Ye are my witnesses, saith Jehovah, and my servant whom I have chosen; that ye may know and believe me, and understand that I am he: before me there was no God formed, neither shall there be after me.

Isaiah 43:10

Offline PhilosoB

  • Freshman
  • *
  • Posts: 47
  • Darwins +3/-3
  • Gender: Male
  • WWGHA Member
Re: Moral Argument for God
« Reply #26 on: April 29, 2012, 09:17:48 PM »
To clarify, I am using “objective moral values” to mean that the definition of moral values is independent of human thought or beliefs.
All definitions are the products of human minds, human thinking.

If the Earth were destroyed by a giant asteroid tomorrow, objective moral values would also disappear.

Definitions are products of humans minds, but definitions are not the object itself. Therefore, even if humans are extinct objects will exist, including moral values. Furthermore, since I have not based moral values and duties on human thought or material objects, moral values are not contingent to the existence of humans or the physical world. Consequently, moral values exist whether humans do or not.

Offline ParkingPlaces

  • Professor
  • ********
  • Posts: 6100
  • Darwins +681/-3
  • Gender: Male
  • Hide and Seek World Champion since 1958!
Re: Moral Argument for God
« Reply #27 on: April 29, 2012, 09:34:51 PM »
As a person with a single digit IQ, I have to ask a question here.

What is the reason for arguing whether a moral value is objective or relative?

Lets just say, for the sake of argument, that the prohibition of killing is indeed an objective moral value. That is, it comes from somewhere else than the society in which it is honored. It is not a relative moral value, it is accepted as and defined as an objective one.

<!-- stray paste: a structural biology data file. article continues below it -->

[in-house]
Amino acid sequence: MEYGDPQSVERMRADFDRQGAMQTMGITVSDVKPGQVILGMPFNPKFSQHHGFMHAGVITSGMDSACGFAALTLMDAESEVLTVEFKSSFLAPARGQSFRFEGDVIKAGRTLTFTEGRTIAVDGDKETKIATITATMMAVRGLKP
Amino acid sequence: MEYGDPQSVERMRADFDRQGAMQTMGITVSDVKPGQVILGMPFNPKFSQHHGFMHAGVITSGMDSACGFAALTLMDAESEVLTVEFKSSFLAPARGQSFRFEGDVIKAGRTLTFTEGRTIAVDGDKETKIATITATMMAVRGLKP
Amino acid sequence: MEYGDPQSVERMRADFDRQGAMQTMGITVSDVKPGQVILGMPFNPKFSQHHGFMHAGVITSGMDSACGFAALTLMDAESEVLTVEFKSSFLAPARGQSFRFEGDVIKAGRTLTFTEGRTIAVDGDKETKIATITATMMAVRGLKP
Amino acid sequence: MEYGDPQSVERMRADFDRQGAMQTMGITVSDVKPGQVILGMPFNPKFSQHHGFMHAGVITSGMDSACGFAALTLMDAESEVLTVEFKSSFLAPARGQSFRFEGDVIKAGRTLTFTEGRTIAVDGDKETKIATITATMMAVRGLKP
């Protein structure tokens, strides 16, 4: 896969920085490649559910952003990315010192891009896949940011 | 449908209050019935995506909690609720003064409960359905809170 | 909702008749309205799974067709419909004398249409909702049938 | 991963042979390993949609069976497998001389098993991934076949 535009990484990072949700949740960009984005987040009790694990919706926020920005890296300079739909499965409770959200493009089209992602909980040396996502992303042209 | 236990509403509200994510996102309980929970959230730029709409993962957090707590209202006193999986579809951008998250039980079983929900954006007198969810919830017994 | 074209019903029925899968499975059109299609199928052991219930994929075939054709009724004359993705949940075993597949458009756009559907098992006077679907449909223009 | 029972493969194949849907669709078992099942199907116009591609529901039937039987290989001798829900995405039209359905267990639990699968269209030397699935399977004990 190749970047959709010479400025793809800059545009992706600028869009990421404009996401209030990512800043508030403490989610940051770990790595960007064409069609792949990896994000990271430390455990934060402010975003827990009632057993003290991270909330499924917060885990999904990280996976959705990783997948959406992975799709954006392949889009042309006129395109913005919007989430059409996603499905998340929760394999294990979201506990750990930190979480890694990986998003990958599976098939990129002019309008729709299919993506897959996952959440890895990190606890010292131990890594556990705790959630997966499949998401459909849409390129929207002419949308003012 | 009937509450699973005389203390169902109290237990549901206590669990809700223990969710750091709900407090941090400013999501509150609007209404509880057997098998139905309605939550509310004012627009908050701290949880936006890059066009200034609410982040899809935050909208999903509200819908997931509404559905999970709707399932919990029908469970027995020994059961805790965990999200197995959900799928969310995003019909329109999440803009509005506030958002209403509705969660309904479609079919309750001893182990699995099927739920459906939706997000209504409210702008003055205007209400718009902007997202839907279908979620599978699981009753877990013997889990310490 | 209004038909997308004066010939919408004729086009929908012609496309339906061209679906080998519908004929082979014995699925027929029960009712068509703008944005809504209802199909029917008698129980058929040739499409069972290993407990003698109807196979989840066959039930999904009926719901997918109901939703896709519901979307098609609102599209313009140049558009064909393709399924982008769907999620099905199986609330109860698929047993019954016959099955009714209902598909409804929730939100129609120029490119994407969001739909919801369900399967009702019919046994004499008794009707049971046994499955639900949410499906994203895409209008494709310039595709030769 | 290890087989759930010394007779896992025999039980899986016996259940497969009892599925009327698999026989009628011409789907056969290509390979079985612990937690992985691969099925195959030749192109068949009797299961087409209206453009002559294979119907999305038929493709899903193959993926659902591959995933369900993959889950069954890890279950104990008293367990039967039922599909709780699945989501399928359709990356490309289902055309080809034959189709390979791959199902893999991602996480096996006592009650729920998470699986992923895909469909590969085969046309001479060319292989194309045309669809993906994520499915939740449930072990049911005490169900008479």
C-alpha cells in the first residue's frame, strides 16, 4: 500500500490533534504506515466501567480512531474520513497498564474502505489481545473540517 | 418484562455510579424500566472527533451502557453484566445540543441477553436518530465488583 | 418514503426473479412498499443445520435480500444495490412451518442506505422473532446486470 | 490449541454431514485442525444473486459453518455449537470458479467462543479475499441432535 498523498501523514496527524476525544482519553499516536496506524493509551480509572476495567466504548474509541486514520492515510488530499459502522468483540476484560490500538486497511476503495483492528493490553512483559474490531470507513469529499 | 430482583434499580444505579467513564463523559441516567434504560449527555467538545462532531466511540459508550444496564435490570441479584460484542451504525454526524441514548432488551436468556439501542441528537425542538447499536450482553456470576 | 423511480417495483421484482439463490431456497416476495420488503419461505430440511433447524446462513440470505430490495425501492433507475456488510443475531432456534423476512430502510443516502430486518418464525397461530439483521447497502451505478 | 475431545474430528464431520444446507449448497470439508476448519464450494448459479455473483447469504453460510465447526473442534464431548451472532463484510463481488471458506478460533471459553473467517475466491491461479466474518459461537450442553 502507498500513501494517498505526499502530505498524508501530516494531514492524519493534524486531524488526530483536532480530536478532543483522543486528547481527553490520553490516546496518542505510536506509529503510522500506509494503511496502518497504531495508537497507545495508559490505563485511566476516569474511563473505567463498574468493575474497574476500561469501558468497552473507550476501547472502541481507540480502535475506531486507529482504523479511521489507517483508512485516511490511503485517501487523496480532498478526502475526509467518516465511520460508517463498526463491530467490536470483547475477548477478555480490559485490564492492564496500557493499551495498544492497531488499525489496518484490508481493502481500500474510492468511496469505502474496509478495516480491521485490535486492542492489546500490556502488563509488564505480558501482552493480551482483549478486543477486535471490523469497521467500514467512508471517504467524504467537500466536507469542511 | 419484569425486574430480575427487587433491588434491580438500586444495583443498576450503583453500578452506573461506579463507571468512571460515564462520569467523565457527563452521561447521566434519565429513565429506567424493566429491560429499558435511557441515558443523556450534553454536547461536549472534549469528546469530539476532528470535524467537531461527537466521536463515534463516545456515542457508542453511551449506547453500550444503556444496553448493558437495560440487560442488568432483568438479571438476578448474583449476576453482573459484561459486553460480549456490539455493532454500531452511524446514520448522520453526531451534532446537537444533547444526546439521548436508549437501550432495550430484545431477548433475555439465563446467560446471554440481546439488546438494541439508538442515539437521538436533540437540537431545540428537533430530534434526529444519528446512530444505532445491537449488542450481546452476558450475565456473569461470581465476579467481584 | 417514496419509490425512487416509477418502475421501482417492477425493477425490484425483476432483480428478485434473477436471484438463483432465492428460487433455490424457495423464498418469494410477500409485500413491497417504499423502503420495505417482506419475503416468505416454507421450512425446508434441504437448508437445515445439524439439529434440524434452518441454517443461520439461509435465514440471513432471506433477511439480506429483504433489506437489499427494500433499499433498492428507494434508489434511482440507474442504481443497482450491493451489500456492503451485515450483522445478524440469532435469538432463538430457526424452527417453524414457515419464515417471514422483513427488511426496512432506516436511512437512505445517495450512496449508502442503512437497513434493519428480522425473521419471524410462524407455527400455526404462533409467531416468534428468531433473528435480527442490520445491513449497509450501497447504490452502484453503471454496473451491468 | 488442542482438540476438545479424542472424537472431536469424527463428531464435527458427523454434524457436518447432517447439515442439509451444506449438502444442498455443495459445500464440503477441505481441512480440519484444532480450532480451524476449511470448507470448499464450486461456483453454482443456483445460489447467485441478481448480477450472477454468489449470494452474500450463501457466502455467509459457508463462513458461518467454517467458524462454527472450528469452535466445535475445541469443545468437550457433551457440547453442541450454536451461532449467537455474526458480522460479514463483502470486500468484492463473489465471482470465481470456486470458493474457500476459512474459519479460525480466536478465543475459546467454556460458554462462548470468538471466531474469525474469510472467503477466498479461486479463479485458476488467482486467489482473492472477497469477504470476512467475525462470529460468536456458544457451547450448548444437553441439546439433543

What would the difference be? I ask this because I had a recent discussion about the death penalty with several people, including two I know to be church-going christians. Both of them were very much in favor of the death penalty.

So if their stance against killing others is objective yet they are supportive of killing others, why is the difference important. Five or six years ago I was talking to one of those men and brought up the subject of collateral casualties and civilians being killed in wartime Iraq. He shrugged his shoulders and said that stuff like that happens. He wasn't concerned. And yet I've no doubt that he would very much support the existence of objective moral values. In his case, handed down by his God.

So, if objective moral values are subject to change at the convenience of the follower of such things, how are they any different in the real world than a relative moral value? If one who thinks his moral values are objective and come from outside his or her mind and society can shrug their shoulders at the news of a car full of children being killed at a military roadblock, are they still supposed to be somehow superior to those who shrug their shoulders for reasons of relative morality, so to speak?

And those of us who are horrified about unnecessary death but who aren't really sure where our morality comes from: are we inferior beings?
Not everyone is entitled to their opinion. They're all entitled to mine though.

Offline JeffPT

  • Reader
  • ******
  • Posts: 1984
  • Darwins +185/-0
  • Gender: Male